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Championing a sustainable future

By Dong Fangyu | China Daily | Updated: 2018-06-23 09:00
Dutch chef Albert Kooy has been learning from Chinese chefs to design dishes that are vegetable-based yet offer satisfactory taste comparable to that of meat. [Photo provided to China Daily]

Dutch master chef Albert Kooy believes the world should be eating more vegetables, which can taste as delicious as meat if cooked in ways Chinese usually do.

The way the world is consuming its food today is worrying and humans will continue to do harm to the planet unless there is a radical change in consumption attitudes, says Dutch master chef Albert Kooy.

"We don't respect our produce that much. It's a status thing as well. Eating a lobster means more than just having some cauliflower," says the 56-year-old, who was recently in Beijing for the June 5 to 10 Dutch Days Beijing event.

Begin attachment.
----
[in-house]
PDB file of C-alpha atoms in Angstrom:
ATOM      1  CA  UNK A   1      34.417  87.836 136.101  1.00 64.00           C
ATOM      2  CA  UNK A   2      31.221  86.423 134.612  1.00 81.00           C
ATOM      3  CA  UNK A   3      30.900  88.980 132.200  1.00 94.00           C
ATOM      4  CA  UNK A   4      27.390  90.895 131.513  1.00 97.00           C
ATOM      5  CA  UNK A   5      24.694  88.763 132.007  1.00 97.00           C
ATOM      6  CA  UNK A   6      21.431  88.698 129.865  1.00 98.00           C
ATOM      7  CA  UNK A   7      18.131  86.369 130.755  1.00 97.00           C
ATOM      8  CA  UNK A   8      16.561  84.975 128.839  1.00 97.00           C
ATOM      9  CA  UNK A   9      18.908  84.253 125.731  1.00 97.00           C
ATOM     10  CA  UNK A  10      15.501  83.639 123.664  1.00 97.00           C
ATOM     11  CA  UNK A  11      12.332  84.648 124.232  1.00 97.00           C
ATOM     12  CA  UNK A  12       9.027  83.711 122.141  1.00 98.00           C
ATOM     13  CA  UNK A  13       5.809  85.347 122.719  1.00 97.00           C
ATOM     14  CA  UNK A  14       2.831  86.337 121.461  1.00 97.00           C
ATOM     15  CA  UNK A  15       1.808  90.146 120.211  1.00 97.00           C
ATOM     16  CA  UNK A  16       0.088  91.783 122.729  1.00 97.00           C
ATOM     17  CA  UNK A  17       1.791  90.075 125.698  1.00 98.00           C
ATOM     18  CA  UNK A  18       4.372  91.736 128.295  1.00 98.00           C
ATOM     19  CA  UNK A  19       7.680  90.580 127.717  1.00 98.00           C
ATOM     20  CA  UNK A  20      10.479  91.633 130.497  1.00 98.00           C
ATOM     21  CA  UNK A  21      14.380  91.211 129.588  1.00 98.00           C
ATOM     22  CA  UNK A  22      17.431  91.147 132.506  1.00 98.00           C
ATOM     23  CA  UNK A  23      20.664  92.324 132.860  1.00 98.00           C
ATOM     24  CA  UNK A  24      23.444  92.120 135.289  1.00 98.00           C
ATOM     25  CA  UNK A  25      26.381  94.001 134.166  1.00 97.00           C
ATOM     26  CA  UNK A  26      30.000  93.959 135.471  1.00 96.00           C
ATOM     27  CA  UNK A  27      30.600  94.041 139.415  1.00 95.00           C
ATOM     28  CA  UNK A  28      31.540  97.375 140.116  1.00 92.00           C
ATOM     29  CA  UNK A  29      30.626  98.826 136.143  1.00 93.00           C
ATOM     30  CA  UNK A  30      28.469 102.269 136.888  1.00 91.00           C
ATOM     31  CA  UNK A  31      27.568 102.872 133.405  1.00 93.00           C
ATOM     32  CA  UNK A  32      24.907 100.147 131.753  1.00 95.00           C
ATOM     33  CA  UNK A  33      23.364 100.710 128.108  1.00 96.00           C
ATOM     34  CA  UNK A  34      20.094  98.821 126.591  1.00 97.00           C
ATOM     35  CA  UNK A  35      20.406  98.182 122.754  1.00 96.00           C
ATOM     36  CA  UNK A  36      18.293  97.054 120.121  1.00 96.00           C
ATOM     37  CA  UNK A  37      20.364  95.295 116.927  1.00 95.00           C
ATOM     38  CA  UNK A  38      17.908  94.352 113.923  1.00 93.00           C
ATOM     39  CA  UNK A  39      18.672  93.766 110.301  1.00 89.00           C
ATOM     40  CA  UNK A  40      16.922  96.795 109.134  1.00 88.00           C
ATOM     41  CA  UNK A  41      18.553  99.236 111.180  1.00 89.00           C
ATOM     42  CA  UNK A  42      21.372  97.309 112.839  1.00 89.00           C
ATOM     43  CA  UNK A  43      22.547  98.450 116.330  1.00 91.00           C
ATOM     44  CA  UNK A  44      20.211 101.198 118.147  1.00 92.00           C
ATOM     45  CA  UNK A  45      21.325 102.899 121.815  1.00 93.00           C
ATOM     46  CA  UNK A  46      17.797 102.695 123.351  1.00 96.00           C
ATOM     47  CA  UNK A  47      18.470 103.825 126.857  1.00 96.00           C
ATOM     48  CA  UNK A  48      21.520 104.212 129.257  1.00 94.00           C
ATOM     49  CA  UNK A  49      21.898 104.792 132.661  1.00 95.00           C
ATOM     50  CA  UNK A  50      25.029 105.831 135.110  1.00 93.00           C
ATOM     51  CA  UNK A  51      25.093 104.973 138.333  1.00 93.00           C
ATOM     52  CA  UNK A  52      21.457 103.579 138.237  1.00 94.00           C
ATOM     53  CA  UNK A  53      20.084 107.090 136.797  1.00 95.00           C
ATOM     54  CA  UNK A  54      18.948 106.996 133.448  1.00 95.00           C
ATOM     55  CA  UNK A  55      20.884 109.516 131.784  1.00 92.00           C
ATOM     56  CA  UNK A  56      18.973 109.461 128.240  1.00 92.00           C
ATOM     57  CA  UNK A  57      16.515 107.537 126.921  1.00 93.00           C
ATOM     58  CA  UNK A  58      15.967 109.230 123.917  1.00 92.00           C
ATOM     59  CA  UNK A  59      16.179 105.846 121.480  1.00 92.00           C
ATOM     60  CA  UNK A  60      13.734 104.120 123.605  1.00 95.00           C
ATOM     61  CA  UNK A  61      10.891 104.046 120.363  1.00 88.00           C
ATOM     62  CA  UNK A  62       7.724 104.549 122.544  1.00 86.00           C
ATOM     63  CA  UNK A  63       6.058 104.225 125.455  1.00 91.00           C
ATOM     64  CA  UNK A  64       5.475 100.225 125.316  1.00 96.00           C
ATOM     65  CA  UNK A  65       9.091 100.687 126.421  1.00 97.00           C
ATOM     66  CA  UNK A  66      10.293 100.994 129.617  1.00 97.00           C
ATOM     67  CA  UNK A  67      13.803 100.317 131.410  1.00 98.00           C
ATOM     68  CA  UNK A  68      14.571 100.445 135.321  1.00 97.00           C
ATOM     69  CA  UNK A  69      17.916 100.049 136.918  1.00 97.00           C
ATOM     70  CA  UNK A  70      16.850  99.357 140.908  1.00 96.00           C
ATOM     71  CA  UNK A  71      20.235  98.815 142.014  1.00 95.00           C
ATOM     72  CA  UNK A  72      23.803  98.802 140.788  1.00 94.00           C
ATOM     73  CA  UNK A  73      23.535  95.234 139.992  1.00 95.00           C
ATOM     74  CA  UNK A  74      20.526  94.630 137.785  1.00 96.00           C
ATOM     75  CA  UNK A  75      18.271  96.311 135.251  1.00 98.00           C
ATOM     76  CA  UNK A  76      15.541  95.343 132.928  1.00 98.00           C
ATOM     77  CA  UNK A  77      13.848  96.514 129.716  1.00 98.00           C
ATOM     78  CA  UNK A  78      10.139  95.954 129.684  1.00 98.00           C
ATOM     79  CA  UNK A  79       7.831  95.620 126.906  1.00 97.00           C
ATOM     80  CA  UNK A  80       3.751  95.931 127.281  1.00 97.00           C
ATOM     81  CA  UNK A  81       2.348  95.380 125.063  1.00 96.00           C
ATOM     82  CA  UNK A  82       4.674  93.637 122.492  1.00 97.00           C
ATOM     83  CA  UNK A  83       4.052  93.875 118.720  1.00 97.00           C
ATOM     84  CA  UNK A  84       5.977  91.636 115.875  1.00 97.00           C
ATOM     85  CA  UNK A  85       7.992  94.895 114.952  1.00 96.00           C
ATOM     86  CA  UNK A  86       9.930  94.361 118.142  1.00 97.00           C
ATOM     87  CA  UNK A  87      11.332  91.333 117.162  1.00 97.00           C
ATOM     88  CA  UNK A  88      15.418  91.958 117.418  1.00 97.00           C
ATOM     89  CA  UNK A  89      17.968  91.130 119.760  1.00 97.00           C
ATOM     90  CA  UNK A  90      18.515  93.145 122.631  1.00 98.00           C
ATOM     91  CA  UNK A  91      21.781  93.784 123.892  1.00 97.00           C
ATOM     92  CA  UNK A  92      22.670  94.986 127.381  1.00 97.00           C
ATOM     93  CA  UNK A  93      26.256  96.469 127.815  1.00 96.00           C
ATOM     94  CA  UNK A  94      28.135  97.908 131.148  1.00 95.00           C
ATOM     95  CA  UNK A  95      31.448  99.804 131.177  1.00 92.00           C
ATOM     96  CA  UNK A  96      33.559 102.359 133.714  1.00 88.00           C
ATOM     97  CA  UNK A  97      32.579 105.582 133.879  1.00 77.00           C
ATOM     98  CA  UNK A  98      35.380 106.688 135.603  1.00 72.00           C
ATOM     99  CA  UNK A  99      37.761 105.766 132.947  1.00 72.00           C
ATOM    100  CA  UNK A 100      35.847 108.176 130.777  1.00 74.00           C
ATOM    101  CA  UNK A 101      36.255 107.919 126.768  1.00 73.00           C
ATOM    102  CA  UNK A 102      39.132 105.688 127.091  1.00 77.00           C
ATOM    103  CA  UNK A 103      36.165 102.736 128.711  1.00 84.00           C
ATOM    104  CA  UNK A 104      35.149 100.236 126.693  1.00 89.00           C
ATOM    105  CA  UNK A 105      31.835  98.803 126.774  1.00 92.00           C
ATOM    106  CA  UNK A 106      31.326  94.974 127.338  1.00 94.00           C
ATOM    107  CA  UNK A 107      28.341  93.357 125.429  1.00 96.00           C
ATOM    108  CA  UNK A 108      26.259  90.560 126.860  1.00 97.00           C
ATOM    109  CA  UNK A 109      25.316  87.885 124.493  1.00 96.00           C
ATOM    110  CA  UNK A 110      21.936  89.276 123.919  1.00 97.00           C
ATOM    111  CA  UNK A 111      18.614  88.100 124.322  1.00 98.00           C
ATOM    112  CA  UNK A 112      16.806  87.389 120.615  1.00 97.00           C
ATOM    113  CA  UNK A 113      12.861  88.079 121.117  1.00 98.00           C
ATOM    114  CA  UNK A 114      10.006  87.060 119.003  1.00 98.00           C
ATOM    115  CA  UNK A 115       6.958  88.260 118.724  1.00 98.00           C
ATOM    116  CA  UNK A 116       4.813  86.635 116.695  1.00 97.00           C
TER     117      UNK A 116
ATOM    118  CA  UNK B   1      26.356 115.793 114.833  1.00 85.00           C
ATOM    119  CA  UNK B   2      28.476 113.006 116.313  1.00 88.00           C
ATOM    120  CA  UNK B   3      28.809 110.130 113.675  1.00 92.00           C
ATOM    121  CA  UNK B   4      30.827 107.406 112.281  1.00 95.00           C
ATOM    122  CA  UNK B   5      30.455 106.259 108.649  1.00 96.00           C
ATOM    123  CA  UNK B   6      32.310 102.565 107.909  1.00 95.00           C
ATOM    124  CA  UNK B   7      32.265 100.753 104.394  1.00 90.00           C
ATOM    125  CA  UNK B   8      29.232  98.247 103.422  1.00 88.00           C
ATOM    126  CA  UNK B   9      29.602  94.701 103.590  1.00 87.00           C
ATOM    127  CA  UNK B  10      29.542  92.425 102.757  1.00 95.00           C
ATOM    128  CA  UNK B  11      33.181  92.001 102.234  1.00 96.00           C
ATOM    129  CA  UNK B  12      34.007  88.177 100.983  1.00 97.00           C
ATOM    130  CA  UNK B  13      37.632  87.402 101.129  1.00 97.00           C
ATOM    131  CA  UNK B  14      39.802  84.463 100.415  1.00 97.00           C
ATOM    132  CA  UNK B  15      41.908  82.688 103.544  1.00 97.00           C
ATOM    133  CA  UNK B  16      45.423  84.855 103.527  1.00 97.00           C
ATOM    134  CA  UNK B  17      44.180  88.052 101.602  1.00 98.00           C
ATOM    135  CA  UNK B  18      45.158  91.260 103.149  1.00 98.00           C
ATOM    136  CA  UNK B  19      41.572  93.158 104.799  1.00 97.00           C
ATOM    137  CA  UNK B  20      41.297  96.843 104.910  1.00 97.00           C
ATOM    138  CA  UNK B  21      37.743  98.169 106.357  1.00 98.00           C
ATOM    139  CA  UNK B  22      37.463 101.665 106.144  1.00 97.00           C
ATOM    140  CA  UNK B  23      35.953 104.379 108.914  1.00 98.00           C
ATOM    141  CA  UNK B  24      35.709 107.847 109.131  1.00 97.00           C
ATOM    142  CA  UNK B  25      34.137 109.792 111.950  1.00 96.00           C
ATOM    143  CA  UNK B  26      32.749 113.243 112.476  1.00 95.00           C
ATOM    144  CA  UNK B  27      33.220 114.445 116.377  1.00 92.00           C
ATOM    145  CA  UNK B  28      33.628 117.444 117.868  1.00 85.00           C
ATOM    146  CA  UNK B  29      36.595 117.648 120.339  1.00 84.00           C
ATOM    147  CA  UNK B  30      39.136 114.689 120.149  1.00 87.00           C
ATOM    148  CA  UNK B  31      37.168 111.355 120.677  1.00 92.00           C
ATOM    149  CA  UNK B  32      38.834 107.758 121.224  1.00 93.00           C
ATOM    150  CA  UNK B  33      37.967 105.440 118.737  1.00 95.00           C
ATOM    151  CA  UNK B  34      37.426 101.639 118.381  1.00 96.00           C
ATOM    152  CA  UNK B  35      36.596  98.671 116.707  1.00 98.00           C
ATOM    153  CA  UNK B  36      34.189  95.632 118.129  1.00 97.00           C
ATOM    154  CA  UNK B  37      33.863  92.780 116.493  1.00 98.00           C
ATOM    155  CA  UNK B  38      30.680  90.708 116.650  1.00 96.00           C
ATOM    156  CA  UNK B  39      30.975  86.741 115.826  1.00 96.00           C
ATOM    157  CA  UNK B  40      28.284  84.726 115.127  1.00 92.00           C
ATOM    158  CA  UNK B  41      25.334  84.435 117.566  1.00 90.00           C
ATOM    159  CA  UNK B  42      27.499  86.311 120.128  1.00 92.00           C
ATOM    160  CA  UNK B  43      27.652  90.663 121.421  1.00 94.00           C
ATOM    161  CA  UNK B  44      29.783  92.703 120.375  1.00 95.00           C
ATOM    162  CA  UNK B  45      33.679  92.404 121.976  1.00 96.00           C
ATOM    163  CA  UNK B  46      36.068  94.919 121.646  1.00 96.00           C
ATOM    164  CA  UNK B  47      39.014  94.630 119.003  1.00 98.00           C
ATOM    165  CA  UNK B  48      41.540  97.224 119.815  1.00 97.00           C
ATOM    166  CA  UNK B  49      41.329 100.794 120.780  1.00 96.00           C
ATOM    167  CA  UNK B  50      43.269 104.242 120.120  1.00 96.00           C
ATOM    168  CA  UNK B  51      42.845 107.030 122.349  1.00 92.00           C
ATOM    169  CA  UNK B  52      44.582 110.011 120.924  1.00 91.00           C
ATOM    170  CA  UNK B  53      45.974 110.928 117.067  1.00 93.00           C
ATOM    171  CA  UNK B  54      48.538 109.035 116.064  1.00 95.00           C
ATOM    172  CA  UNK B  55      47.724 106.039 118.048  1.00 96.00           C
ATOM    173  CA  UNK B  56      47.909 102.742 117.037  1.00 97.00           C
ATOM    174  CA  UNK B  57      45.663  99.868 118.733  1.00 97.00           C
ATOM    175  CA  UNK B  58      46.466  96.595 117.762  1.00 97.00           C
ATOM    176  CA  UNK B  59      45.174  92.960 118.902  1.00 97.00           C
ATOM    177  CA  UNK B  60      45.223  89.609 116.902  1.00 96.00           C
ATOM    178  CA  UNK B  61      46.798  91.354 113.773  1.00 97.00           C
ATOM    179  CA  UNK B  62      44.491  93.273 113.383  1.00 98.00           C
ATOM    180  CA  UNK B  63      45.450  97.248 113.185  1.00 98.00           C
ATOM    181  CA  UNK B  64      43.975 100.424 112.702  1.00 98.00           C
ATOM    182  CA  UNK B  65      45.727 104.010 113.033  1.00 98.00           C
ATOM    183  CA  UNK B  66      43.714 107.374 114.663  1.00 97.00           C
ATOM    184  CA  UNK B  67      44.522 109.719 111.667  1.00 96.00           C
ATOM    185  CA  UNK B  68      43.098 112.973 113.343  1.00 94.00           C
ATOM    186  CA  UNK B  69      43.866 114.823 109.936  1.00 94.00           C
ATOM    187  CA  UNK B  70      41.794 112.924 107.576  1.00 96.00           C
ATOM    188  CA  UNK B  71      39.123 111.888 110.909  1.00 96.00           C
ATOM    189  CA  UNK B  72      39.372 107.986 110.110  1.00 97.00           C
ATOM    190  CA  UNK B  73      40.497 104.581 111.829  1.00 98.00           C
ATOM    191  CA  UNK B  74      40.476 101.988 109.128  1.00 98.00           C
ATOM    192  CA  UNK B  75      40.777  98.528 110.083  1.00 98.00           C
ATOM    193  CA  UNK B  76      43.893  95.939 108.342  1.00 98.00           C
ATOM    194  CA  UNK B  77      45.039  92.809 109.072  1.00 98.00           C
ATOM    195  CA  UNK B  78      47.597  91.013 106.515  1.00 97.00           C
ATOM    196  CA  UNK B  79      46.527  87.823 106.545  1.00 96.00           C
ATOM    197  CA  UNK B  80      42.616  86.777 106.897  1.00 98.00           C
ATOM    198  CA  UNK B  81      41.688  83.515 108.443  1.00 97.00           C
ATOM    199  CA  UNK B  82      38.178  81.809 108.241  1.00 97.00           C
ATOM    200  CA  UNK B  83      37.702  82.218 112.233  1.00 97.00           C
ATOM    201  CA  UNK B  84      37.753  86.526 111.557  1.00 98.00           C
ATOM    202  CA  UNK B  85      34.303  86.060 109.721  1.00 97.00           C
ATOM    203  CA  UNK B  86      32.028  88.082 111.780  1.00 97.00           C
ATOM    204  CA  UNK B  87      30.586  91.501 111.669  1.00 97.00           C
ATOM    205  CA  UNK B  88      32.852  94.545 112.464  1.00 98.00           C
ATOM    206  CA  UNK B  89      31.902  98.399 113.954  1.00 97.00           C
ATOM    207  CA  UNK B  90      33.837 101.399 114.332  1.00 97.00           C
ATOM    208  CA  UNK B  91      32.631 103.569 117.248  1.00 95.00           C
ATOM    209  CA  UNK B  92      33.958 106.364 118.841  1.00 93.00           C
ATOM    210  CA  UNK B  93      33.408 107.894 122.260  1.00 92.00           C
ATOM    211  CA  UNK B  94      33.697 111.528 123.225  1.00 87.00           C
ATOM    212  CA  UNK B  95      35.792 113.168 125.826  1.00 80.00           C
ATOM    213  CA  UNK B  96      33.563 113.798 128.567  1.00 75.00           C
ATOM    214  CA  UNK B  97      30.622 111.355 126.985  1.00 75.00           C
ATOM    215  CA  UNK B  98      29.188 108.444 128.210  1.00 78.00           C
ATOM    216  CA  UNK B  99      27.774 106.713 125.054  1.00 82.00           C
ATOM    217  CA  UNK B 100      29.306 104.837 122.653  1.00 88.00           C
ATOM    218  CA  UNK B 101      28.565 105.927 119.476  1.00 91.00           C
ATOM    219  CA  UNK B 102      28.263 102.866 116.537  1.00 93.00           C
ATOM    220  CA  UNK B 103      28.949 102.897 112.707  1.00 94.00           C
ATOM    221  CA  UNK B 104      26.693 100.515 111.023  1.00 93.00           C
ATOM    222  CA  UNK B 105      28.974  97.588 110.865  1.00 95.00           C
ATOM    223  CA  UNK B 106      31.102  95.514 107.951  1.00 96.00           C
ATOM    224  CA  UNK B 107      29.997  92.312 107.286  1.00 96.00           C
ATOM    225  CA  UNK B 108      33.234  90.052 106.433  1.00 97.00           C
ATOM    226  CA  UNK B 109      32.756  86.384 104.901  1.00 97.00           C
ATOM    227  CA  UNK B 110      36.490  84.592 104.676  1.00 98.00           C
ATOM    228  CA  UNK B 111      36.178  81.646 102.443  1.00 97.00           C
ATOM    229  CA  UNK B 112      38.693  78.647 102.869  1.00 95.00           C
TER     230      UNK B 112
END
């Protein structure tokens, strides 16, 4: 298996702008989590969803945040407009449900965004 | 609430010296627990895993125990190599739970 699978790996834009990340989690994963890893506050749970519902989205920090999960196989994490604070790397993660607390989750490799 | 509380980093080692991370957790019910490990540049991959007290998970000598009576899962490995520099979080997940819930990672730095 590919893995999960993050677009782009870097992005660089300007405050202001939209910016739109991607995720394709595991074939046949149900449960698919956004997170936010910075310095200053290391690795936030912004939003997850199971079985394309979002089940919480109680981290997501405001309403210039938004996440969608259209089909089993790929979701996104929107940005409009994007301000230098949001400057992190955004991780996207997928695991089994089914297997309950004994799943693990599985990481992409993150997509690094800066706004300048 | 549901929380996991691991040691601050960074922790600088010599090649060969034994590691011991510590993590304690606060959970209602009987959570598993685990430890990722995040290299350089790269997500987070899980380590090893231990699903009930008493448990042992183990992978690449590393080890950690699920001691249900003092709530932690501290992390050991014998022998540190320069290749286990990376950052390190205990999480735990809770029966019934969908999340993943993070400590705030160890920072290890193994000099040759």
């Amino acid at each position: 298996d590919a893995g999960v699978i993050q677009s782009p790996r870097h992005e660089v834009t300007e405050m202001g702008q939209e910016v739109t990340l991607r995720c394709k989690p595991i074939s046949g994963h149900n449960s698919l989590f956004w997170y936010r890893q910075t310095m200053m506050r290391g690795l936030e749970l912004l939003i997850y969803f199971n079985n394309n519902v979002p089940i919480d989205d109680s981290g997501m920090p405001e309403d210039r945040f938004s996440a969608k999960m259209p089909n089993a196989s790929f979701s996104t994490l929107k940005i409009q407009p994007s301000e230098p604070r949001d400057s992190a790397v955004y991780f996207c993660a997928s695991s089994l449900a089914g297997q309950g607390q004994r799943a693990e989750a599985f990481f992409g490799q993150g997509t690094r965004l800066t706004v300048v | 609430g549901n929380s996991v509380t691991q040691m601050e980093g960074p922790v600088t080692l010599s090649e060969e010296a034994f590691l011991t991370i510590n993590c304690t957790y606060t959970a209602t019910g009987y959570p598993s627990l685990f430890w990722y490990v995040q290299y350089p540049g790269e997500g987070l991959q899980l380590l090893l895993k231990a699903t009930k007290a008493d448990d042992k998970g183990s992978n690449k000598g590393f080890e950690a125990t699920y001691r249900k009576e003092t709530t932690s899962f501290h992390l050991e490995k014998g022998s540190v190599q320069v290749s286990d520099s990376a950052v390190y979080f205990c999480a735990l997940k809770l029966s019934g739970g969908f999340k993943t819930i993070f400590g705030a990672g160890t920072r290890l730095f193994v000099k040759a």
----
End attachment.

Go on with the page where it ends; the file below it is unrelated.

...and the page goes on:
Organized by the Embassy of the Kingdom of the Netherlands, the event comprised lectures and workshops on sustainable eating as well as a "Dutch Gastronomic Week" that was held at the One East Restaurant in the Hilton hotel.

Kooy is best-known for his philosophy on food sustainability that is centered on cooking using 80 percent vegetables and 20 percent meat, as the latter has a larger carbon footprint.

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